This post is about how GIS fits in with precision agriculture, something that’s likely to be an important topic here over the next few years.

Someone recently asked me if GIS could be used for precision ag. The definitive answer is: Yes! Another answer is: How could you not? Precision ag strikes me as an inherently spatial thing to do.  If I’ve got it right, the basic idea is to deliver just the right amount of water or nutrients to plants, which means you have to first know how things like soil moisture and nutrient levels vary across a paddock. Precision ag is a good illustration of how GIS functions as an environment to bring together data from various sources for analysis. If you’ve got sensors in a paddock making measurements, and aerial photos, and layers of paddock boundaries, then they can all come together in one place on a map. If you know how nutrients vary across the paddock, you can set up your equipment to deliver just the right amount at just the right place. Here’s an example.

Peter Almond took one of his soils courses out and measured soil moisture on some Lincoln dairy farm paddocks, just down Ellesmere Junction Road, using an EM10 sensor. Here’s an image of the paddocks – the aerial photo sits on top of the topo map so you can see where the paddock is:


The EM10 was connected to a GPS so every reading has a position and a water content. That allows us to map those locations as shown below (zoomed in so you can see the individual points better).


At this scale we can see that there’s a pretty dense collection of points with an average spacing of around 5 m between measurements and, say, 10 – 15 m between rows of readings. Those are pretty high resolution data (and several hours worth of walking up and down the paddock) and give us a sense of how soil moisture varies. We could symbolise the points based on their moisture content – let’s see what that looks like:


Areas of high moisture are reddish, low areas are darker green.  This is useful, but we’ve still got to make an educated guess about what happens between the points. A next step up from this is to create a surface from the points. Using some mathematical approaches we can make a more refined (but still educated) guess and then map those variations:


On this surface, the blue areas have the highest levels of moisture, greens and yellows are midrange and the driest areas are orange to brown. Creating this grid is a area of spatial analysis called interpolation and ranges from a very simple approach (such as above) to some heavy duty geostatistics that we could easily teach a whole course on. The method used to generate this surface is called Inverse Distance Weighting and arguably gives us a reasonable estimate of how the soil moisture varies over the paddock.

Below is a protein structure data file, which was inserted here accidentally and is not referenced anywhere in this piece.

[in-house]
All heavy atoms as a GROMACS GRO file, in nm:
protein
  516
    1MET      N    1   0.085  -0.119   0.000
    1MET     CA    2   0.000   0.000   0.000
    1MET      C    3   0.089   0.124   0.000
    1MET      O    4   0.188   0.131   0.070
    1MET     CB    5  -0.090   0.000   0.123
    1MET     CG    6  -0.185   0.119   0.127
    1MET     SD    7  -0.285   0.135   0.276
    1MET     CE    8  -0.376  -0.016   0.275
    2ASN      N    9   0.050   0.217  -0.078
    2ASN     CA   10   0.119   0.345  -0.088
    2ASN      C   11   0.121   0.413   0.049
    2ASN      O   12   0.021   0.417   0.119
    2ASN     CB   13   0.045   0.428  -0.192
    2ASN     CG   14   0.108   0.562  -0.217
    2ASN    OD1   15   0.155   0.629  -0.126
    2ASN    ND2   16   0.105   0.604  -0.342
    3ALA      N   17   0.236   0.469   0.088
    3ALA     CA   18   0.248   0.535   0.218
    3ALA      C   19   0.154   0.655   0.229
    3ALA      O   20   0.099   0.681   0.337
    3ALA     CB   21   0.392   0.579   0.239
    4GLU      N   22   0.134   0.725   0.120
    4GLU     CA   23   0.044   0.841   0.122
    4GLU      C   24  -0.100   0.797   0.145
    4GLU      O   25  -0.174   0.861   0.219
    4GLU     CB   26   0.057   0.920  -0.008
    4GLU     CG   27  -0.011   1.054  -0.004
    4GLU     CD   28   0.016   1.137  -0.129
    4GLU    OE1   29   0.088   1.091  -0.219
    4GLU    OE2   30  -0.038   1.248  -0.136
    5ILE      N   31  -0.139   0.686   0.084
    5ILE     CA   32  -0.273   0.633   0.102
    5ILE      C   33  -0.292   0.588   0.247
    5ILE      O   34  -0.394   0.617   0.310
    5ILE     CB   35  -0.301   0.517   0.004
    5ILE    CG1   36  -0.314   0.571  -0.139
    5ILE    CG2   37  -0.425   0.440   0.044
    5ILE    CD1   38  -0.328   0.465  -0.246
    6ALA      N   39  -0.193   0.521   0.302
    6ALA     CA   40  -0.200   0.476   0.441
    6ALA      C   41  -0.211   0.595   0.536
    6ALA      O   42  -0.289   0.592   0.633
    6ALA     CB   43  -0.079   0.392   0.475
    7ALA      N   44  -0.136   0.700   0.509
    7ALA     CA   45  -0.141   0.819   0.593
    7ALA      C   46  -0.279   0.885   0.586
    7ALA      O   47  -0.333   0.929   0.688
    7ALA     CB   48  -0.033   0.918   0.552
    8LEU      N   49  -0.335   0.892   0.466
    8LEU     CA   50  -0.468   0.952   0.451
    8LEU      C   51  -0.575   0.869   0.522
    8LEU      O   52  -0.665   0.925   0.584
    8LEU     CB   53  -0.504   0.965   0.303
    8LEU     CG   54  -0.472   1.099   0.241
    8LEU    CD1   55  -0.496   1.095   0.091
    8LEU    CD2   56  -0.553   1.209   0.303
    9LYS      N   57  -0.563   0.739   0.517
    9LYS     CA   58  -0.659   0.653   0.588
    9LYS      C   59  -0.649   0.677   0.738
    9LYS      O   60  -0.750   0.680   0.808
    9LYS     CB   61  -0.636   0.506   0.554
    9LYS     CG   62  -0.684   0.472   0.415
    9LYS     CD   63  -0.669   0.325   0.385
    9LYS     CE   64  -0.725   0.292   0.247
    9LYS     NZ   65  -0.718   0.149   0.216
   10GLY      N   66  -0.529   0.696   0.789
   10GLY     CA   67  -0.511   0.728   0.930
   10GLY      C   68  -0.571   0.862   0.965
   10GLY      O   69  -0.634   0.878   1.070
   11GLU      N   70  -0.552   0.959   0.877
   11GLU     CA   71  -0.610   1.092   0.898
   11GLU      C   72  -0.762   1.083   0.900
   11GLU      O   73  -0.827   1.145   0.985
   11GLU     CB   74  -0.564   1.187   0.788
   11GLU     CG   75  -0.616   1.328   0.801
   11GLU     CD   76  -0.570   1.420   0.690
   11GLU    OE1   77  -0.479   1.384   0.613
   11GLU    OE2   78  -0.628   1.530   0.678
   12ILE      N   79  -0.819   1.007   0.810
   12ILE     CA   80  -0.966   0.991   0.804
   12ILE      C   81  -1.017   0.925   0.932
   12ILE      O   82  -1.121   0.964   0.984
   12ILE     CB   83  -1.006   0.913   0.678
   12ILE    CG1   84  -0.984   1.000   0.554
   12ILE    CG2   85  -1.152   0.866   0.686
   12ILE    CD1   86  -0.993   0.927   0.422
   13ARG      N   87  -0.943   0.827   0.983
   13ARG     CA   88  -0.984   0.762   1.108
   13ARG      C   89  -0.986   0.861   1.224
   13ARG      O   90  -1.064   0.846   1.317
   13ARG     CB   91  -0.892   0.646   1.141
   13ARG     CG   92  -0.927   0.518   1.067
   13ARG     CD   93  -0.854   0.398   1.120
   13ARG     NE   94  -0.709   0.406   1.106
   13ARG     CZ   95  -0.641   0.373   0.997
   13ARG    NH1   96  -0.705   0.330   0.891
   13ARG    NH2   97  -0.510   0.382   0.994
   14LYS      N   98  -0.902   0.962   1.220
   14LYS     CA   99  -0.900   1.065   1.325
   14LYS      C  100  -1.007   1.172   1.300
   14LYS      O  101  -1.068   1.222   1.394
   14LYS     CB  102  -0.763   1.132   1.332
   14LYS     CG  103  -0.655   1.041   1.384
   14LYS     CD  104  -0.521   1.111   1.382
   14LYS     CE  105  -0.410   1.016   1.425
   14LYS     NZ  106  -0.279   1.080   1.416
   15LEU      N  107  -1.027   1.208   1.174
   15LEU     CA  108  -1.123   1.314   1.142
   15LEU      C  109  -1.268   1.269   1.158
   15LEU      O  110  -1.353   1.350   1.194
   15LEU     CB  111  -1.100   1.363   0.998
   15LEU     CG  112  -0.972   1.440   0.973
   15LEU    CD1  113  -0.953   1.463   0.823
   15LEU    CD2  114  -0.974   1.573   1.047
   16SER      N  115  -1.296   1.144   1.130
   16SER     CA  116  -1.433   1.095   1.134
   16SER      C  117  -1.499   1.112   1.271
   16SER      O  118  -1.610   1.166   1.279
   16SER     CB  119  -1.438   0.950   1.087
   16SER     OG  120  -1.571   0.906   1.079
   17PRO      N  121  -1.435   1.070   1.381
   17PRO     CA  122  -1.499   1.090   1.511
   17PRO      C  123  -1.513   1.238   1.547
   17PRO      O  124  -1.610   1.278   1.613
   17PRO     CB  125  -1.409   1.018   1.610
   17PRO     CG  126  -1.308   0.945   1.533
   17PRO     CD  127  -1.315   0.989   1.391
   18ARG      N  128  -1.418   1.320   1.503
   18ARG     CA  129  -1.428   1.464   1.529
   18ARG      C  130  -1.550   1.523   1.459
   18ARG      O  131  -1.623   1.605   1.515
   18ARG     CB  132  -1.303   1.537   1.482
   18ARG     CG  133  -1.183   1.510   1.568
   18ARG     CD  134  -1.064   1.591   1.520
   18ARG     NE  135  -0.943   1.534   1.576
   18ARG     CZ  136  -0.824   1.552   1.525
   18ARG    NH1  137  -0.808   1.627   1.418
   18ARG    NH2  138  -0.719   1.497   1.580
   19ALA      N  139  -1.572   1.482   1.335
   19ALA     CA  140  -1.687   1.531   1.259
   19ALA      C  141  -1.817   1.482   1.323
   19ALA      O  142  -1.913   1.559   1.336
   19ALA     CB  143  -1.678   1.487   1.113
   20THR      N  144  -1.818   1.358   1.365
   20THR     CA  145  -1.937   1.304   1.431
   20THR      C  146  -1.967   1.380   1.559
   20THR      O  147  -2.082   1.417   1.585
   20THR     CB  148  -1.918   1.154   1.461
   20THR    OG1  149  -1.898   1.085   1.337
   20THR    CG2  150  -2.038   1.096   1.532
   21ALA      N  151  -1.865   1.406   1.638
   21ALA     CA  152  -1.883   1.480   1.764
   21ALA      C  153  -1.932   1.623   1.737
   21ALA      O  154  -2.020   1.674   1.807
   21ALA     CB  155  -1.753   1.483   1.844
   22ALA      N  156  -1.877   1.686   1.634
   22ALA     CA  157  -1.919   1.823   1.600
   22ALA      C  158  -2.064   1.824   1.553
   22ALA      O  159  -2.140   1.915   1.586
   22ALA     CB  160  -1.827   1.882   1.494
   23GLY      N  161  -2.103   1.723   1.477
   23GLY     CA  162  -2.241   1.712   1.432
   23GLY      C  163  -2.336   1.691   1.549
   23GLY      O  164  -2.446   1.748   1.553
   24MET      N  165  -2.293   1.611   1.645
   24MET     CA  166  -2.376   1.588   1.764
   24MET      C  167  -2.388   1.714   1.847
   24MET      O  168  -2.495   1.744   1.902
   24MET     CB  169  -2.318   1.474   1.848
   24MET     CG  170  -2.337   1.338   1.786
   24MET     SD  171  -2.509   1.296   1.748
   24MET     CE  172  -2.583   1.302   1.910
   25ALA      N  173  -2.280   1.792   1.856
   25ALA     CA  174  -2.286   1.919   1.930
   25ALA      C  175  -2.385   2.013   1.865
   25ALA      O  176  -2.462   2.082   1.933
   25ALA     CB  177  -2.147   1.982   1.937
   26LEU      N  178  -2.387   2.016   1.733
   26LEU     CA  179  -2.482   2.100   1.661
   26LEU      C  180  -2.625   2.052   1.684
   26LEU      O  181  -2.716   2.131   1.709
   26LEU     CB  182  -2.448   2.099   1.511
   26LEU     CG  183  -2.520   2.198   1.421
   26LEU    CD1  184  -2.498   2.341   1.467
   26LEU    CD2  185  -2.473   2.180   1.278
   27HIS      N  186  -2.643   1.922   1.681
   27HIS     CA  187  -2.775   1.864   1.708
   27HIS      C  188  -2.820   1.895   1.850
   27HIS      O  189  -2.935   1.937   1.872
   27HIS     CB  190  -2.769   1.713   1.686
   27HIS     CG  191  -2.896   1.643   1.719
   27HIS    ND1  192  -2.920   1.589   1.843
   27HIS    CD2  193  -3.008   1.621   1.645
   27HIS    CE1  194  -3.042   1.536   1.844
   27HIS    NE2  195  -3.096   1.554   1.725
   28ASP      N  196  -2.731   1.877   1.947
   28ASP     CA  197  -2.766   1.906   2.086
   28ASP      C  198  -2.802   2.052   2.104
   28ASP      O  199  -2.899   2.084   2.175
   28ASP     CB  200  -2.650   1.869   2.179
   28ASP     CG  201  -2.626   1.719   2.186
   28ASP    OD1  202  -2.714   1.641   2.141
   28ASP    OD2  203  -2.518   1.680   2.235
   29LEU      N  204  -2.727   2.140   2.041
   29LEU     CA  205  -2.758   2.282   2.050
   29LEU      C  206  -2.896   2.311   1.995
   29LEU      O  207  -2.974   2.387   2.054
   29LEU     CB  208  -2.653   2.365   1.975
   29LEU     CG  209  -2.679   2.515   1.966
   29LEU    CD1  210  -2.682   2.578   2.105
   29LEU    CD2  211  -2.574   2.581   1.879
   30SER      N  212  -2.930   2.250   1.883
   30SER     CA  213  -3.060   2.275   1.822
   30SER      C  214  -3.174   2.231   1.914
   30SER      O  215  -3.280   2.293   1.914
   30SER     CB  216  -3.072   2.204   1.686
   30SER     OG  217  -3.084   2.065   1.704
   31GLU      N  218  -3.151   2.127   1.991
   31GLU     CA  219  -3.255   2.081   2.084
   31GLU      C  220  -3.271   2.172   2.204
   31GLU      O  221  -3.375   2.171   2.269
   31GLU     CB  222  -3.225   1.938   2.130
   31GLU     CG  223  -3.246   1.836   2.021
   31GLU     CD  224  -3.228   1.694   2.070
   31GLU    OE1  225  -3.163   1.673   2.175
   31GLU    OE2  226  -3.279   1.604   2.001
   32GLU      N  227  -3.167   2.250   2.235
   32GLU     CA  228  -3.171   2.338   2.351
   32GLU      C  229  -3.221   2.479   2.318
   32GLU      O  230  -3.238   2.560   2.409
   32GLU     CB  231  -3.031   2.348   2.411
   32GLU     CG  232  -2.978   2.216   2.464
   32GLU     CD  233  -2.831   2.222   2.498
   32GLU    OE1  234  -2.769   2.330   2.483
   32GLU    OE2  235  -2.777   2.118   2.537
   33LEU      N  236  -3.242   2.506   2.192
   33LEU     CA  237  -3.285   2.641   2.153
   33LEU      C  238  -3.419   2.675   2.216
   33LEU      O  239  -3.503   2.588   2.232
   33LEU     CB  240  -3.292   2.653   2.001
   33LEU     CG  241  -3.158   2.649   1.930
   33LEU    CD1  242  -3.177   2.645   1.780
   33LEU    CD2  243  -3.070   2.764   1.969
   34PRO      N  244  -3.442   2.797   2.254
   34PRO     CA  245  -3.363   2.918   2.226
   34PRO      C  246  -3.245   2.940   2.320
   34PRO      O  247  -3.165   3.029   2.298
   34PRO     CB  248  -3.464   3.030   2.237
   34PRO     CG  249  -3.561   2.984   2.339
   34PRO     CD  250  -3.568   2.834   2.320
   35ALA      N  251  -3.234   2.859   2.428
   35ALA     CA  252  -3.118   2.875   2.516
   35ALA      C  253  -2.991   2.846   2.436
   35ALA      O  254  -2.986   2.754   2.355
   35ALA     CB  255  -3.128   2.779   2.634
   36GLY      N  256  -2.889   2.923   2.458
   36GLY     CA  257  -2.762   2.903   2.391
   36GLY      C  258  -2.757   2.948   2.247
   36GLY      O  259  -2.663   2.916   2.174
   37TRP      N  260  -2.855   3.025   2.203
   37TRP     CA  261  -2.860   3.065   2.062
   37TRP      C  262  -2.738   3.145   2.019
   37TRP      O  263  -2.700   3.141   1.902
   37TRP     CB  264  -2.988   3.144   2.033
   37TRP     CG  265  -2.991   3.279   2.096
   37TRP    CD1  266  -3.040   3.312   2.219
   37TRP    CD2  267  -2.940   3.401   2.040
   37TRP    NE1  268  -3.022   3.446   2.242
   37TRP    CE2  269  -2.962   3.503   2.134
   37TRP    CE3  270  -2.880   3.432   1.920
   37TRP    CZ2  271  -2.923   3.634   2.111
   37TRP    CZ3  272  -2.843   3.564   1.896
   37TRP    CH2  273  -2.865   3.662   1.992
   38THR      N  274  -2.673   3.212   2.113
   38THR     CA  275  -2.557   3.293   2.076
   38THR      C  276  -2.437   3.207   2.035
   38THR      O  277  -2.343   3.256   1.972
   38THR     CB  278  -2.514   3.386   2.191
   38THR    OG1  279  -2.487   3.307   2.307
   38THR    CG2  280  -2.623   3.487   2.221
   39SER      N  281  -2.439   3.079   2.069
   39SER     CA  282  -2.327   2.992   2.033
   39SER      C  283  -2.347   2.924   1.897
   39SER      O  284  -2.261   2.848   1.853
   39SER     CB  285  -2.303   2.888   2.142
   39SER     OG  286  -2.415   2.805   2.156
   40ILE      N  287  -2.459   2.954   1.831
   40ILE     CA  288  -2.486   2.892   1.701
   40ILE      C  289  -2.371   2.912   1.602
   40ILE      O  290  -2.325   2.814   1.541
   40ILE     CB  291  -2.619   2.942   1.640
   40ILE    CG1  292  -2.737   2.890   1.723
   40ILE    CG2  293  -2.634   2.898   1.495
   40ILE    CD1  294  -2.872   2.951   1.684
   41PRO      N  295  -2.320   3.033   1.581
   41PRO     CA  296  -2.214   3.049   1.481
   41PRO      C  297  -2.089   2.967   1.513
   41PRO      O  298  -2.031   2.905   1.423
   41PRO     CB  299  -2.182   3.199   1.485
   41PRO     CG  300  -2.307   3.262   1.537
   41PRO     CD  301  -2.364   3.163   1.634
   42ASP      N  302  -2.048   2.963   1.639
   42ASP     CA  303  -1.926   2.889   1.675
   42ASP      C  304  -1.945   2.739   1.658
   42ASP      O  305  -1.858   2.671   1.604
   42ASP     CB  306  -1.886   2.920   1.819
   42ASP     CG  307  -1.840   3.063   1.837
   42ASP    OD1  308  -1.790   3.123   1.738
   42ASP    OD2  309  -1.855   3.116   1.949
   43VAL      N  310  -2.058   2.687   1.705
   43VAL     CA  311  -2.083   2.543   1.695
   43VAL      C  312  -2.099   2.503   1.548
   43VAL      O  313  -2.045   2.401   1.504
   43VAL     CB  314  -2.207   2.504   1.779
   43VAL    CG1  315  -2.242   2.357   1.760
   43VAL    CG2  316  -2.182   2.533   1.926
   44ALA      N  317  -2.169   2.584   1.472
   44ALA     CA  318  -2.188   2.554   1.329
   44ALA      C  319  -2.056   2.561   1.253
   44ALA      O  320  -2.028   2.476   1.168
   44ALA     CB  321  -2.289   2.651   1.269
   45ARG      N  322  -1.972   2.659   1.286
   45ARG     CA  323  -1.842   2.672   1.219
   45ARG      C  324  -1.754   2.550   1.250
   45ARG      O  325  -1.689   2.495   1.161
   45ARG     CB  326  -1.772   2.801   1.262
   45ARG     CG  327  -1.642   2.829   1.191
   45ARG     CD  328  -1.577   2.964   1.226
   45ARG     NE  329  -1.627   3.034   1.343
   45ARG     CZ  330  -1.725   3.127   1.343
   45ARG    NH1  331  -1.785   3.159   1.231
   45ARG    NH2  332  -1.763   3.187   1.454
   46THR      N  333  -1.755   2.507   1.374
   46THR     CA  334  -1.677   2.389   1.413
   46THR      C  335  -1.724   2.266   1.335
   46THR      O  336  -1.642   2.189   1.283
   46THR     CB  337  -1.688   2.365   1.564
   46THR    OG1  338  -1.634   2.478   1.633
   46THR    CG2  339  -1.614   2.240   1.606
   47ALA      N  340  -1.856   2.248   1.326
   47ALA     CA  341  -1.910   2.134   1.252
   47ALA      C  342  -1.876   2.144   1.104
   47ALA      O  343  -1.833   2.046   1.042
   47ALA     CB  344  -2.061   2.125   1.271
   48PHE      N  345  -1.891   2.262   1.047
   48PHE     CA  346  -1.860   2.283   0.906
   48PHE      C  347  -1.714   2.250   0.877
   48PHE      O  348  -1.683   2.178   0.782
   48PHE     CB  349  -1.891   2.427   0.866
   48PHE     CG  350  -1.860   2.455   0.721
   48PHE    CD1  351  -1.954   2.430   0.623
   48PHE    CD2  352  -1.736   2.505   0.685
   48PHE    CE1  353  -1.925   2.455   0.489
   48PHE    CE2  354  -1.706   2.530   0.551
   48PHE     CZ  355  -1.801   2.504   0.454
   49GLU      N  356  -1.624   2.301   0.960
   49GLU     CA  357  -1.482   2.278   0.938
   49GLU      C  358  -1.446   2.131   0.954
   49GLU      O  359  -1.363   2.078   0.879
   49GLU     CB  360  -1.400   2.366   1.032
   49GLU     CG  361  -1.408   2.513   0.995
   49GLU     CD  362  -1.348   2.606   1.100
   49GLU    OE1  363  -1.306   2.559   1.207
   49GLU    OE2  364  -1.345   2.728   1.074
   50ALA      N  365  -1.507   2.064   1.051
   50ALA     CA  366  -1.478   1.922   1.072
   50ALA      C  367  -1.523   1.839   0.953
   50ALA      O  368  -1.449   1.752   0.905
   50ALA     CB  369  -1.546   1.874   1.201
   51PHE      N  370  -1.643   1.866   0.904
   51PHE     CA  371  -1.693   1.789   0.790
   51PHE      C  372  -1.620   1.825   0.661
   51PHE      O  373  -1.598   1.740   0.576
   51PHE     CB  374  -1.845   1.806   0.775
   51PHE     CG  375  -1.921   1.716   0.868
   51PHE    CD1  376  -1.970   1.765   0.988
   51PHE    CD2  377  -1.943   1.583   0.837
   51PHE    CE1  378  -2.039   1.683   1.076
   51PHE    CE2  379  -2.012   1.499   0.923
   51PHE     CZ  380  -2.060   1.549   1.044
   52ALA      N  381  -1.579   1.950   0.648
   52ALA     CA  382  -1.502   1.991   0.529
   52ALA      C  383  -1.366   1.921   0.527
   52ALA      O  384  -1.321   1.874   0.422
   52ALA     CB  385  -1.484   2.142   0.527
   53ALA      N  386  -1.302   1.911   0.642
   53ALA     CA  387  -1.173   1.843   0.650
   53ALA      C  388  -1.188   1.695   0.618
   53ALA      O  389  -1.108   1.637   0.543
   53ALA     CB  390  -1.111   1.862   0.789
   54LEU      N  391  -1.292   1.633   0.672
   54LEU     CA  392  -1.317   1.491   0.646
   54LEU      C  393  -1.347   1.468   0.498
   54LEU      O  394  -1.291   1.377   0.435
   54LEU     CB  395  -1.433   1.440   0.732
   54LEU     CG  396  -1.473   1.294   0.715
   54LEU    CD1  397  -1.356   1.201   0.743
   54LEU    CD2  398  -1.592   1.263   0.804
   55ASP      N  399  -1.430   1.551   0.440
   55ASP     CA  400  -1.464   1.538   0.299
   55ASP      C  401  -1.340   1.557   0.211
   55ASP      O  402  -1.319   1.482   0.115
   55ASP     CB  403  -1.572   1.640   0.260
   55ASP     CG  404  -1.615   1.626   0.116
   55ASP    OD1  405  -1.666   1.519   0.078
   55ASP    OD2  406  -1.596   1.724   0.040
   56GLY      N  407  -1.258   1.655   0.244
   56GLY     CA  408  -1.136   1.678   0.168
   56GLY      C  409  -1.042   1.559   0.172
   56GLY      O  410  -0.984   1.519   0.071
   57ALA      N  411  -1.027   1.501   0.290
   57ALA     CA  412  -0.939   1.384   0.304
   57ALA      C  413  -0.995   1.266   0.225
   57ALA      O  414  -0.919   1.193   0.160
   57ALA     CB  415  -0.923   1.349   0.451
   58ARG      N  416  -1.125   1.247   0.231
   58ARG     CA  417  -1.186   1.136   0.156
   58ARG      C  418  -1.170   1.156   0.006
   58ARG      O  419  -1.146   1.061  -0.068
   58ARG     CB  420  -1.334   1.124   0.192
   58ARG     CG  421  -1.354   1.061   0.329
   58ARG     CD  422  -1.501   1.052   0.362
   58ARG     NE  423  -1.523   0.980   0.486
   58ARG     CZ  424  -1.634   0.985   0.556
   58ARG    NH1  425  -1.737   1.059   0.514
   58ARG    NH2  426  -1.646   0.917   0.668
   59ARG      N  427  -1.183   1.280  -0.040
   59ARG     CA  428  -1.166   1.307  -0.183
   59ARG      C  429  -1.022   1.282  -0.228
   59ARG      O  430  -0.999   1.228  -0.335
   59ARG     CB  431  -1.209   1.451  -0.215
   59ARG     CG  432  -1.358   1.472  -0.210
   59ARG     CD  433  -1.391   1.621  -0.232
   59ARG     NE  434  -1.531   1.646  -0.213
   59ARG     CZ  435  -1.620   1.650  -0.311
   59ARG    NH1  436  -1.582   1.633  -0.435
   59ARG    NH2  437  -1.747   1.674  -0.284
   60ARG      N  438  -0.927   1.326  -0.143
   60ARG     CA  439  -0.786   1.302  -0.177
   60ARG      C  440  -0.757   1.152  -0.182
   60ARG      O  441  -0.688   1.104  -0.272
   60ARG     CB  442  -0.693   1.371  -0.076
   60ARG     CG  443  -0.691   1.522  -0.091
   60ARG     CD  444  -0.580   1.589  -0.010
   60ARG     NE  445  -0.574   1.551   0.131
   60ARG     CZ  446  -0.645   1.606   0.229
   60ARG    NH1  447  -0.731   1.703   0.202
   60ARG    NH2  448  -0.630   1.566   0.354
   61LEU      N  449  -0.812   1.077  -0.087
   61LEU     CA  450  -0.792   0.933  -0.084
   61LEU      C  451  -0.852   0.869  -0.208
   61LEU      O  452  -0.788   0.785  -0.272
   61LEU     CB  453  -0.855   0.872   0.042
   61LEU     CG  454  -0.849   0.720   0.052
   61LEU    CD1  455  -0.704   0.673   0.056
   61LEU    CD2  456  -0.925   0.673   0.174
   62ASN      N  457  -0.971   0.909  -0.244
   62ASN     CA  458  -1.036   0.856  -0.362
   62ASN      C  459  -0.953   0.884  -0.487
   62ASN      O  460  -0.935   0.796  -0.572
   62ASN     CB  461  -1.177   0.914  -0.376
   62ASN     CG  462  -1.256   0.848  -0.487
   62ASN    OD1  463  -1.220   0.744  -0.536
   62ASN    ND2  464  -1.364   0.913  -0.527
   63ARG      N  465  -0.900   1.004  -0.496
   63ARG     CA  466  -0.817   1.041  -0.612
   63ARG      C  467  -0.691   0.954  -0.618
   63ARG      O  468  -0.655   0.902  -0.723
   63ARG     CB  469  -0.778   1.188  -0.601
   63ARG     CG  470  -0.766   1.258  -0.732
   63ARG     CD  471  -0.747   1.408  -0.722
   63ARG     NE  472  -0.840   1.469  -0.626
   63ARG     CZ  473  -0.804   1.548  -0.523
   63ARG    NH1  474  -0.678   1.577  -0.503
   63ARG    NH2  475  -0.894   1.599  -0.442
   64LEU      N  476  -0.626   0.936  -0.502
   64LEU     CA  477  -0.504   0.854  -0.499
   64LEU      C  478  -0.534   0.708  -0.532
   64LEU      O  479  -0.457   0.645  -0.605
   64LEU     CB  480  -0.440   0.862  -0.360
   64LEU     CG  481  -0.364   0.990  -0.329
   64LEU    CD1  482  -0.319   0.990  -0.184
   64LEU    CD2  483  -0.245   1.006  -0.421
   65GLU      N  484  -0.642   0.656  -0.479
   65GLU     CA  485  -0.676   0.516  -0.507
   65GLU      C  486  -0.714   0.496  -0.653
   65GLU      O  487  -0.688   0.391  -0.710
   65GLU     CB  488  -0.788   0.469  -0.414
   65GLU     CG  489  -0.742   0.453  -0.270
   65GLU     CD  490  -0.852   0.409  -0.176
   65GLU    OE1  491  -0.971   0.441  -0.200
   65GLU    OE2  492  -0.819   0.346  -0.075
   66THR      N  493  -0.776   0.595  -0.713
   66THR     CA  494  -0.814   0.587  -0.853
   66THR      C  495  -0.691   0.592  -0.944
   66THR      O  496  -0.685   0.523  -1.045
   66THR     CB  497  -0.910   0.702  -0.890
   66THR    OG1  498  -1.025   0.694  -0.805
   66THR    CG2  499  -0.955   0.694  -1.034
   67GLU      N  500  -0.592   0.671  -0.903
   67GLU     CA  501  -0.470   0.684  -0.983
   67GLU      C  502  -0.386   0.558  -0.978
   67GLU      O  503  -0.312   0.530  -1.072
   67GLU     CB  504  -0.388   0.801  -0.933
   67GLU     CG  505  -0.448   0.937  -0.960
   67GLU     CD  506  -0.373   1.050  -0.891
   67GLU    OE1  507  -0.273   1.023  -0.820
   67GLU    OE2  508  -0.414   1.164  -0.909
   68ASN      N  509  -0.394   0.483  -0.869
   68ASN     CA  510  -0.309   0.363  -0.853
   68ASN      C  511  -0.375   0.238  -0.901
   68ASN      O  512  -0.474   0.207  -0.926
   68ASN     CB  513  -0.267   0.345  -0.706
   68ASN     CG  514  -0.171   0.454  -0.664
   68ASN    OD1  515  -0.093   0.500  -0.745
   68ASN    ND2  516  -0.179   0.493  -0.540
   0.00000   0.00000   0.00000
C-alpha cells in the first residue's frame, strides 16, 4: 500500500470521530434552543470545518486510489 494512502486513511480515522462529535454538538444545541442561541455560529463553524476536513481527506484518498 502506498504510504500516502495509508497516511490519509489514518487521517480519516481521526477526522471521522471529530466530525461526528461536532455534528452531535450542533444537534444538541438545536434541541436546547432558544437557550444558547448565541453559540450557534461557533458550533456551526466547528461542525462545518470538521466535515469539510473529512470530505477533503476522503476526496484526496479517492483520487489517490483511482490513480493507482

So what good is this? Well this surface tells us where the areas of high and low water content are at a reasonably high resolution (4m x 4m grid cells but could be finer) and could serve as an input to a precision irrigator. The irrigator would have to have some sense of where it is (via GPS) and the ability to vary its output based on that location.  If our sensors were measuring nutrient levels, the surface could be used to programme fertiliser application equipment.

Keep in mind that the density of readings has a direct impact on the resolution of the surface – the more the better (so long as they’re evenly spread out across the paddock).  In the great scheme of things, it’s unlikely a farmer would be able to regularly get data at this resolution via this instrument; remote sensing is a viable alternative to sensors in the ground and could approach the same resolution.

I can’t claim to be an expert in precision ag, but it’s pretty clear to me that GIS provides the environment that can bring together the data needed to drive a precision ag system. It can’t do that without data from sensors, a way to manage all those data and then a connection from the surface to the irrigation drive mechanism, but as a spatial modelling tool, GIS sits roughly in the centre of those components.

And it’s not just agriculture. Increasingly, this same idea is being applied to vineyards, so called precision viticulture (just ask Val Saxton about that).

As a side note, I’ve always been intrigued by those lines of higher water contents radiating out from the centre of the paddock. I did a bit of digging and found some old aerial photos, georeferenced them and laid them underneath the surface. Turns our there used to be old fence lines right at those spots, so what you see on the surface grid is apparently an artifact of previous practice.